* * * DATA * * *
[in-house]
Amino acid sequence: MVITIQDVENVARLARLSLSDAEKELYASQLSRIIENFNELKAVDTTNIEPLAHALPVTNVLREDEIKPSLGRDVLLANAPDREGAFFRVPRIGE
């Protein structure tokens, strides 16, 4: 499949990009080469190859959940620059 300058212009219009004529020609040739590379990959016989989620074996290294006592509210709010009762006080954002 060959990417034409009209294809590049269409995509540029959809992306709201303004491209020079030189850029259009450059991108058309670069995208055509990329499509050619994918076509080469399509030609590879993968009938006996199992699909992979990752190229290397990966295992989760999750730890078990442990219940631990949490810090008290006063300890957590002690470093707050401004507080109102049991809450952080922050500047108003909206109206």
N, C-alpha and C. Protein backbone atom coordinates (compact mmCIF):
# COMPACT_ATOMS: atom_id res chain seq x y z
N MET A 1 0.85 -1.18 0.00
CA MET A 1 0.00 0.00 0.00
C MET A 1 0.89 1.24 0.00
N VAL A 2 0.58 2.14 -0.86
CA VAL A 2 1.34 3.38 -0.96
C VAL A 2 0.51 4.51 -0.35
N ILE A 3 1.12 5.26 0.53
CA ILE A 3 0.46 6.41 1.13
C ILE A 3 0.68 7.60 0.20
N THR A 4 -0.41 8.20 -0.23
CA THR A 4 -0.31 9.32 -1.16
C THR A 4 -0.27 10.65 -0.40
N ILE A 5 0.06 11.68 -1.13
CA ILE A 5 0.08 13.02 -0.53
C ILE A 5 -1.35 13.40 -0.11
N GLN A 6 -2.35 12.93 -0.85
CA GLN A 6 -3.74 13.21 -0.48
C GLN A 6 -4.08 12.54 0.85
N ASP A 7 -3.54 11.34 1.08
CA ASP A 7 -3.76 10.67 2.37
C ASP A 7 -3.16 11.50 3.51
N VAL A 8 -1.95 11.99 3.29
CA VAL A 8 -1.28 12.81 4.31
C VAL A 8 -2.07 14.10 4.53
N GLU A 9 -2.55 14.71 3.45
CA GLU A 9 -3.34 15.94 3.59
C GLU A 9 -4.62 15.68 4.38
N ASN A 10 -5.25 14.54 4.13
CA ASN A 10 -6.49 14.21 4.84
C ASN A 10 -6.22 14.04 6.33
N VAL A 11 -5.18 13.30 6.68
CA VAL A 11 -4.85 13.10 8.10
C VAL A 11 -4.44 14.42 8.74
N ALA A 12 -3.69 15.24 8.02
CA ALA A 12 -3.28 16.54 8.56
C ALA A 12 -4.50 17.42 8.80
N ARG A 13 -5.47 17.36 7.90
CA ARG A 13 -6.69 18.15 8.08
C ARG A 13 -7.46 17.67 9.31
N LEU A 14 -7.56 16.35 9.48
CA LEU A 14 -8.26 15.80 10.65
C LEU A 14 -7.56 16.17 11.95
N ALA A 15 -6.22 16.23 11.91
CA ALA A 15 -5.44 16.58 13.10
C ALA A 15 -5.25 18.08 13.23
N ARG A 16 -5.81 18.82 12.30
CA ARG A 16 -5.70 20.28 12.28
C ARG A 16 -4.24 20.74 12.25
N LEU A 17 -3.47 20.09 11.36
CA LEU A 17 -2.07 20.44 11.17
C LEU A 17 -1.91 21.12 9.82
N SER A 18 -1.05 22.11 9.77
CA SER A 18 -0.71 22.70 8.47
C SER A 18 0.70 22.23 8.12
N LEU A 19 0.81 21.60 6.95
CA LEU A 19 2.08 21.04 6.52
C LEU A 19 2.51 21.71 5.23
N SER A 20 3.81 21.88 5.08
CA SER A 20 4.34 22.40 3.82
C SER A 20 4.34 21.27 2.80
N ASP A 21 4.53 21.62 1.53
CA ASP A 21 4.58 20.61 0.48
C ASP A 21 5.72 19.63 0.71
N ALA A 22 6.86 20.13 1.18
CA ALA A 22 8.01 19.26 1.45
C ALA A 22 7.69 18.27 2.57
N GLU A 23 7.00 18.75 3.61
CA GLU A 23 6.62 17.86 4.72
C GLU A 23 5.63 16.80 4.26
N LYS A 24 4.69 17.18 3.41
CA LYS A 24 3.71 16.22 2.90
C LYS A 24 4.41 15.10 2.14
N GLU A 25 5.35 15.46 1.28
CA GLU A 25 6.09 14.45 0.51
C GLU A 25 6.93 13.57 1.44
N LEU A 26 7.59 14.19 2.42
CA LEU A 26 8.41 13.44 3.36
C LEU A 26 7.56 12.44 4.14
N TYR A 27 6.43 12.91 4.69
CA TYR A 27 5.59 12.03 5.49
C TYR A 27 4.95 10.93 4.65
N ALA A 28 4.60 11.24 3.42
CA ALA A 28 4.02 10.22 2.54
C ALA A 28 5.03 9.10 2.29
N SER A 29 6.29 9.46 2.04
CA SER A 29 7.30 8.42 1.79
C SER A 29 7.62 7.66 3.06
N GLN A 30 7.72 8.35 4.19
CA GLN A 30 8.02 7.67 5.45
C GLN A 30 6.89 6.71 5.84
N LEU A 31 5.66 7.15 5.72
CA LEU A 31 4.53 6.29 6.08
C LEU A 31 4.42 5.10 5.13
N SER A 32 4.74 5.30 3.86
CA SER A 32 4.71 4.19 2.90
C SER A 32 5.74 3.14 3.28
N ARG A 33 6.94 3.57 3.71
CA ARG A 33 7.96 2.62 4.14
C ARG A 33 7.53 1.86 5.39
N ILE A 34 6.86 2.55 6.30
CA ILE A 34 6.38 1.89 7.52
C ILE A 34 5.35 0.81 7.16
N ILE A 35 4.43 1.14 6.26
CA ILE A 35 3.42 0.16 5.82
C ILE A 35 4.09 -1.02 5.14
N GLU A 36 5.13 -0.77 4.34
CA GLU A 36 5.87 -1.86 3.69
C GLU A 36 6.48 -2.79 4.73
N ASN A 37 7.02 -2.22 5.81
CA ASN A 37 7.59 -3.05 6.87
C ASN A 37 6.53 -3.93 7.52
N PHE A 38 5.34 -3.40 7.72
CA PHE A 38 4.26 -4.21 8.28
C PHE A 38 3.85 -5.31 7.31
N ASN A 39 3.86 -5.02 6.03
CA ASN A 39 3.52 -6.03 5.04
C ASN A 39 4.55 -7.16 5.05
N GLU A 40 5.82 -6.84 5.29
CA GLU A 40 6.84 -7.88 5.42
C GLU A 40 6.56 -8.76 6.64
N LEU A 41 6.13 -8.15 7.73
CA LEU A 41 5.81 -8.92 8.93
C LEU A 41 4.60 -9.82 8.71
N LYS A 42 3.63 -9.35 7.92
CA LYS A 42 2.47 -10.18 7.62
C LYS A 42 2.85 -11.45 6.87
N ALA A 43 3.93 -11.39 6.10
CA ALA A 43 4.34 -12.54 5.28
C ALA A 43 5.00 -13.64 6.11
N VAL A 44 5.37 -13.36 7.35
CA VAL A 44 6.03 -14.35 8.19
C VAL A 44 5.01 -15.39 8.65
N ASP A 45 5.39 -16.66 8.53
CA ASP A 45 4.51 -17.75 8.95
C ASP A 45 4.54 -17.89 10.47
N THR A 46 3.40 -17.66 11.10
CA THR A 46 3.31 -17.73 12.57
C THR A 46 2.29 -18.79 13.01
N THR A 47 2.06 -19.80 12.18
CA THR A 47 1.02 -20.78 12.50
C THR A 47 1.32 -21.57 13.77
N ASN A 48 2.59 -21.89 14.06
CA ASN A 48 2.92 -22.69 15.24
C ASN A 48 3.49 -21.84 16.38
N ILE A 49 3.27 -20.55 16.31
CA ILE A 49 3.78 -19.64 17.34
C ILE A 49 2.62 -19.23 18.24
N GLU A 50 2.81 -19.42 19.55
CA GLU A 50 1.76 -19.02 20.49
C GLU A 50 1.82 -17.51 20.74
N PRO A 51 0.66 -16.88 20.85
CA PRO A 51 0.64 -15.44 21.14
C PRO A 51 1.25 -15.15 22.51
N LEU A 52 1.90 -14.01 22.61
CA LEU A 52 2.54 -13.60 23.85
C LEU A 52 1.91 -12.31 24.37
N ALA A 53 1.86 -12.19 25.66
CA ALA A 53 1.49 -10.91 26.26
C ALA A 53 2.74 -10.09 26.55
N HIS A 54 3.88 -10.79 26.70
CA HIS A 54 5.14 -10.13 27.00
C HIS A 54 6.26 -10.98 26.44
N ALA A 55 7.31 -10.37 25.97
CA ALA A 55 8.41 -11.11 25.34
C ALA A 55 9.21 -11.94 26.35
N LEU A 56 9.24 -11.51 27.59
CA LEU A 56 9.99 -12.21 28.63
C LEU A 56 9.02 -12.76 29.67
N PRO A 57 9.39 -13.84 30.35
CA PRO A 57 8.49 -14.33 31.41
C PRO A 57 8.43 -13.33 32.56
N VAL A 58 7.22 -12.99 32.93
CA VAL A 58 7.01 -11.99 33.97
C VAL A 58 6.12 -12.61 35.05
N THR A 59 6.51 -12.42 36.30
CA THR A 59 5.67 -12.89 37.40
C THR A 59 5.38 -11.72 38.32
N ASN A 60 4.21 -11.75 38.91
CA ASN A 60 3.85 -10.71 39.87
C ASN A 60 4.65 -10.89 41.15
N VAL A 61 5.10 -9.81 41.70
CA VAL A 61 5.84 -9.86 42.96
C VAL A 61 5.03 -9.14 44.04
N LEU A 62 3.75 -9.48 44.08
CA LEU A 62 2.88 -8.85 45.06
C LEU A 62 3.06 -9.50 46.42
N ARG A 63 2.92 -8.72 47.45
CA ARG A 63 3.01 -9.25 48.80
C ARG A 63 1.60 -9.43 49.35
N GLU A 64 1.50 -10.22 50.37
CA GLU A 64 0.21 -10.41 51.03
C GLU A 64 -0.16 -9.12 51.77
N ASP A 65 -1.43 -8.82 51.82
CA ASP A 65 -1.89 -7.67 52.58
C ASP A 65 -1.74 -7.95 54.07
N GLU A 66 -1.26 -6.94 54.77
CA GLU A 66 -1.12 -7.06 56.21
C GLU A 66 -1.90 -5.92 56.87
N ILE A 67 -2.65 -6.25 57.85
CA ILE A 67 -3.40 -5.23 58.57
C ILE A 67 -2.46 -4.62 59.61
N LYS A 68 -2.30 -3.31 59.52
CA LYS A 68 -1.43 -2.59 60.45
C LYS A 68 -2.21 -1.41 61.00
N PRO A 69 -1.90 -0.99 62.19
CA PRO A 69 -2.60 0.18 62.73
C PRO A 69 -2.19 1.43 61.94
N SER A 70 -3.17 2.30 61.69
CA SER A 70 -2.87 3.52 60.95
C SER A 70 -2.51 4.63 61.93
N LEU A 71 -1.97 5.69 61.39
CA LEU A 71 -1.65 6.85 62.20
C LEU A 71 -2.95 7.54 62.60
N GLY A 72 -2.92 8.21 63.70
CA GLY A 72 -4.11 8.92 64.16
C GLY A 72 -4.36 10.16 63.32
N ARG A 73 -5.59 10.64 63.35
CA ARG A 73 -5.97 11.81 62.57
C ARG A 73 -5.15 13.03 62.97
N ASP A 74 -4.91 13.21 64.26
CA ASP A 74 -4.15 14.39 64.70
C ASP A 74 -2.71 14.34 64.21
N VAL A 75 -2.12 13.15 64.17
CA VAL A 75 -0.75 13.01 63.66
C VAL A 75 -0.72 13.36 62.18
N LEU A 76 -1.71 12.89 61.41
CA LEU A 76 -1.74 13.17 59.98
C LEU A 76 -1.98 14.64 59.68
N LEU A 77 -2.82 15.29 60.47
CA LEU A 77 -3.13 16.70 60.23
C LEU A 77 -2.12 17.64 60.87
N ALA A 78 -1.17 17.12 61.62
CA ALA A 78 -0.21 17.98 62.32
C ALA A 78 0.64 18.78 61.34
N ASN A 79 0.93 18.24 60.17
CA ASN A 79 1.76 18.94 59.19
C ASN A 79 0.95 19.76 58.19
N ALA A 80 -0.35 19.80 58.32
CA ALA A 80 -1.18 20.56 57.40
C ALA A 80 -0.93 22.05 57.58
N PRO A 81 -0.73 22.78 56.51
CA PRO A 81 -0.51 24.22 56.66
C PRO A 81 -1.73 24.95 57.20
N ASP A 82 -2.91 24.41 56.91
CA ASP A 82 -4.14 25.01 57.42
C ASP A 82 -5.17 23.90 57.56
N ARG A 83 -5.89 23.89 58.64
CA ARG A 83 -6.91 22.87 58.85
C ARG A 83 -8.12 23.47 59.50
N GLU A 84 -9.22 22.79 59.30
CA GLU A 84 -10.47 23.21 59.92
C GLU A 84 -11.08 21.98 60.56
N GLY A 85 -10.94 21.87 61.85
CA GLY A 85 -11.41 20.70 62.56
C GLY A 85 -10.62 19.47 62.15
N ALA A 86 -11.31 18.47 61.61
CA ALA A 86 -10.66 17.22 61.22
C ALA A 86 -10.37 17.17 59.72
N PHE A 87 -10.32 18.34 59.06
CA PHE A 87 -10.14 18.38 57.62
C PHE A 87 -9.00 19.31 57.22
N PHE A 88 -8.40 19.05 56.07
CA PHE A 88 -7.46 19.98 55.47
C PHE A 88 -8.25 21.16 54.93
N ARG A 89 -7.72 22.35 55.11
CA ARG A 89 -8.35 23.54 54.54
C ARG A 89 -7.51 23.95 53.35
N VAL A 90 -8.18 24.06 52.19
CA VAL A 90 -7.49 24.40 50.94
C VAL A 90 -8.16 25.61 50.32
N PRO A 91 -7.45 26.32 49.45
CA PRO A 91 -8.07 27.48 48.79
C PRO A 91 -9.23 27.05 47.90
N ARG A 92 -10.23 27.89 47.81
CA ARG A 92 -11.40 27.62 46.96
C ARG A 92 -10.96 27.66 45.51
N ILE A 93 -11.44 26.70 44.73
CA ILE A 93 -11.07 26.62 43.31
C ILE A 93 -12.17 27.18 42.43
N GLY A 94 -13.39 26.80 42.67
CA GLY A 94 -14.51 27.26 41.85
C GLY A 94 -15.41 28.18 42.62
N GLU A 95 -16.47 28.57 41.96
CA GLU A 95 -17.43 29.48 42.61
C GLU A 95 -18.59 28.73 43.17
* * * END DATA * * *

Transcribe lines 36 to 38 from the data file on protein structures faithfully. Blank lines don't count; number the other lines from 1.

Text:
N VAL A 11 -5.18 13.30 6.68
CA VAL A 11 -4.85 13.10 8.10
C VAL A 11 -4.44 14.42 8.74